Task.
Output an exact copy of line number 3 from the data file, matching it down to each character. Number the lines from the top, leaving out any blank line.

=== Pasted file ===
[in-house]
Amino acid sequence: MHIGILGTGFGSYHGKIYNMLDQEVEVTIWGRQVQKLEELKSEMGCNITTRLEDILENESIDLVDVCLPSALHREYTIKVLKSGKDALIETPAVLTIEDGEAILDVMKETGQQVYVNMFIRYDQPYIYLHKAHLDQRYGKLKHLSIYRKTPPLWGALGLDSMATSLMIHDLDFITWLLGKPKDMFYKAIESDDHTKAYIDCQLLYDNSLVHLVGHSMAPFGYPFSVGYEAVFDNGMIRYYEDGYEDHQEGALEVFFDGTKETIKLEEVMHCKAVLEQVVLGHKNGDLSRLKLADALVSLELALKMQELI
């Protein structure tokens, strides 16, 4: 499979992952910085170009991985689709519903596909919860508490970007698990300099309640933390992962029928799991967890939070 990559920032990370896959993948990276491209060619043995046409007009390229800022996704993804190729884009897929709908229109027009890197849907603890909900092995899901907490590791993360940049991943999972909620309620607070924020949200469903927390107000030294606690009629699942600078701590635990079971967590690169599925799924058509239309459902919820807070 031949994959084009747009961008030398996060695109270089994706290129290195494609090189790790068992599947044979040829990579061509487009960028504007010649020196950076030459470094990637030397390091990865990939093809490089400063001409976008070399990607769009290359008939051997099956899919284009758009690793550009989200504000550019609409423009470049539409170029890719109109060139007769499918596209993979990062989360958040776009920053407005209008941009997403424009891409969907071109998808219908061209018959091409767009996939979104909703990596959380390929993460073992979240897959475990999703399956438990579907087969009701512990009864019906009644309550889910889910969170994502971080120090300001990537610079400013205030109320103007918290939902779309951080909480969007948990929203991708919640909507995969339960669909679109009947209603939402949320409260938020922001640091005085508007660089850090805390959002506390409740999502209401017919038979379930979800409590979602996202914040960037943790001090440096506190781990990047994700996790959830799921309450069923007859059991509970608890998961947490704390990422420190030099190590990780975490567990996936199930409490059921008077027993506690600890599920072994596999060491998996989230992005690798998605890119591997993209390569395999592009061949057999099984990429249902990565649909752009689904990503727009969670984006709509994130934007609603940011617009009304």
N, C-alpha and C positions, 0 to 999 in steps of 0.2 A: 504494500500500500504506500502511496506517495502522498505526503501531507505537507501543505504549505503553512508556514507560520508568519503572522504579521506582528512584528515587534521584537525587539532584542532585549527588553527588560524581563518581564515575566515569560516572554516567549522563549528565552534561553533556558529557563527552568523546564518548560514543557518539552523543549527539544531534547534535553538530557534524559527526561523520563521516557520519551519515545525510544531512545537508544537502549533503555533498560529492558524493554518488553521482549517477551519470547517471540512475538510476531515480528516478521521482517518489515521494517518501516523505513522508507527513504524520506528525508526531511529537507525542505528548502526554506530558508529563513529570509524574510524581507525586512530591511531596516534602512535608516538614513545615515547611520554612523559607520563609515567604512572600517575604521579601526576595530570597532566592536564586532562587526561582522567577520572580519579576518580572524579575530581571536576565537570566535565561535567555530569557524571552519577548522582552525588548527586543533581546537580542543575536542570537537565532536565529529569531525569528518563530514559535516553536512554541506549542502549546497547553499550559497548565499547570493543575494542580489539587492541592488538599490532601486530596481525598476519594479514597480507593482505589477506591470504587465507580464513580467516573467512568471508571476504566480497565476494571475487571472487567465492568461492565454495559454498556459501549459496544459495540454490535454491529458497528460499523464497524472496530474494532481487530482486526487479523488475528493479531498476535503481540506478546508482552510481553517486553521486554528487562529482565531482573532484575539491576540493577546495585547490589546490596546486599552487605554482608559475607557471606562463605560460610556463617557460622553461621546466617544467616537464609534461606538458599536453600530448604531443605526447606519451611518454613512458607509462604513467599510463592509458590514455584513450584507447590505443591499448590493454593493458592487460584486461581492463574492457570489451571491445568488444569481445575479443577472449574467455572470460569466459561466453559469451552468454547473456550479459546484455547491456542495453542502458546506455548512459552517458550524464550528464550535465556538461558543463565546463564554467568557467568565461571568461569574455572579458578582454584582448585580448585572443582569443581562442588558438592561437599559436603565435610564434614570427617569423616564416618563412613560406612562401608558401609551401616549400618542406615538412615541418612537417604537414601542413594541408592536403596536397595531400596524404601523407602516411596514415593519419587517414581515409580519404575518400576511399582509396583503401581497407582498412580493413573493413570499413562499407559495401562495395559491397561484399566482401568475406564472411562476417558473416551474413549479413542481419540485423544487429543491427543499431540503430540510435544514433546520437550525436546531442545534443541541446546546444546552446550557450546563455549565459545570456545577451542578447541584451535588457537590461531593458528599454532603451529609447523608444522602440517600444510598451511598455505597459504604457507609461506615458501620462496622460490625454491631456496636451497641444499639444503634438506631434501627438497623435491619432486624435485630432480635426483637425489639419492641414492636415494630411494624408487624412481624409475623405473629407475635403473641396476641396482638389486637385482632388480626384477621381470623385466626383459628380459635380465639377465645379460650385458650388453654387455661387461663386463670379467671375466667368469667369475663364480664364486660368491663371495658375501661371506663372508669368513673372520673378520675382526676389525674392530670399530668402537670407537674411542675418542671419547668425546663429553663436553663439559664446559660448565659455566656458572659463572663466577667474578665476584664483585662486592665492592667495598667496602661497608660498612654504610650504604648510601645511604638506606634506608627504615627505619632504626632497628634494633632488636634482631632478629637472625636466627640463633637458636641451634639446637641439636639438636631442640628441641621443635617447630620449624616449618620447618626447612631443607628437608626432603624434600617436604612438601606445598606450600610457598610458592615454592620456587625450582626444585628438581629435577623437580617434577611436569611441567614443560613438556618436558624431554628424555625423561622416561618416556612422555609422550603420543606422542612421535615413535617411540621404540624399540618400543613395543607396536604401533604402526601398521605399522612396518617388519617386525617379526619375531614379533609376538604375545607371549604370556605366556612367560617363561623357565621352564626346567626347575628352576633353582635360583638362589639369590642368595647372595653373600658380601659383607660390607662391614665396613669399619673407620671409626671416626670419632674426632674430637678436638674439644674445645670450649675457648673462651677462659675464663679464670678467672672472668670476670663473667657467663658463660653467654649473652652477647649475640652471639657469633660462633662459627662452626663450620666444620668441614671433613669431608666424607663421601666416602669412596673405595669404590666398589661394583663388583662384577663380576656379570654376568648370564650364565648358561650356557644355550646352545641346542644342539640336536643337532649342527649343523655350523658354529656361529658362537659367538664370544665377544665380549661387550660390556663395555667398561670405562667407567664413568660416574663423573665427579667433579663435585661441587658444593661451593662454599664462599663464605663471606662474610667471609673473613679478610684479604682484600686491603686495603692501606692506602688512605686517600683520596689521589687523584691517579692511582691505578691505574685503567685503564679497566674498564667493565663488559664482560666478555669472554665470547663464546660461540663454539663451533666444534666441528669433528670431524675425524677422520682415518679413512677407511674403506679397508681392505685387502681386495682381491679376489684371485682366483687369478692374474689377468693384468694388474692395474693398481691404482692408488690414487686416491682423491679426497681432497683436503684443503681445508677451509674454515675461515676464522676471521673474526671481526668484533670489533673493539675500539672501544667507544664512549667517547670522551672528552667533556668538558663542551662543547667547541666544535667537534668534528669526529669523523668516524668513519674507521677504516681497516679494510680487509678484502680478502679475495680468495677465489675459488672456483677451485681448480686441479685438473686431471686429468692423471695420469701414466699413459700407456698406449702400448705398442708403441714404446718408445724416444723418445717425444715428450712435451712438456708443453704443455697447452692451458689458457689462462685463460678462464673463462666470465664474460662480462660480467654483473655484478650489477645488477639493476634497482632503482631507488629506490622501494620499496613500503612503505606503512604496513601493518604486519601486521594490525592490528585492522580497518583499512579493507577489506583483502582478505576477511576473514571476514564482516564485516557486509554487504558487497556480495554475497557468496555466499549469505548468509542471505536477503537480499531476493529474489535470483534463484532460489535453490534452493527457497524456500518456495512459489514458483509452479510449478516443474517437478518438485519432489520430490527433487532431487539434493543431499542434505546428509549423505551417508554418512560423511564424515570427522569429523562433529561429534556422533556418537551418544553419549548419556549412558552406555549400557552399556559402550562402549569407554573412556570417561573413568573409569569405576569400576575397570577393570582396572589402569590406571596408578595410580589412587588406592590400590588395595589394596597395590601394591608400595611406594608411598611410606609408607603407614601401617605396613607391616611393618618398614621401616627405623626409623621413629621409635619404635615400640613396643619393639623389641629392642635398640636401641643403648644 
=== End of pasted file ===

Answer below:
């Protein structure tokens, strides 16, 4: 499979992952910085170009991985689709519903596909919860508490970007698990300099309640933390992962029928799991967890939070 990559920032990370896959993948990276491209060619043995046409007009390229800022996704993804190729884009897929709908229109027009890197849907603890909900092995899901907490590791993360940049991943999972909620309620607070924020949200469903927390107000030294606690009629699942600078701590635990079971967590690169599925799924058509239309459902919820807070 031949994959084009747009961008030398996060695109270089994706290129290195494609090189790790068992599947044979040829990579061509487009960028504007010649020196950076030459470094990637030397390091990865990939093809490089400063001409976008070399990607769009290359008939051997099956899919284009758009690793550009989200504000550019609409423009470049539409170029890719109109060139007769499918596209993979990062989360958040776009920053407005209008941009997403424009891409969907071109998808219908061209018959091409767009996939979104909703990596959380390929993460073992979240897959475990999703399956438990579907087969009701512990009864019906009644309550889910889910969170994502971080120090300001990537610079400013205030109320103007918290939902779309951080909480969007948990929203991708919640909507995969339960669909679109009947209603939402949320409260938020922001640091005085508007660089850090805390959002506390409740999502209401017919038979379930979800409590979602996202914040960037943790001090440096506190781990990047994700996790959830799921309450069923007859059991509970608890998961947490704390990422420190030099190590990780975490567990996936199930409490059921008077027993506690600890599920072994596999060491998996989230992005690798998605890119591997993209390569395999592009061949057999099984990429249902990565649909752009689904990503727009969670984006709509994130934007609603940011617009009304």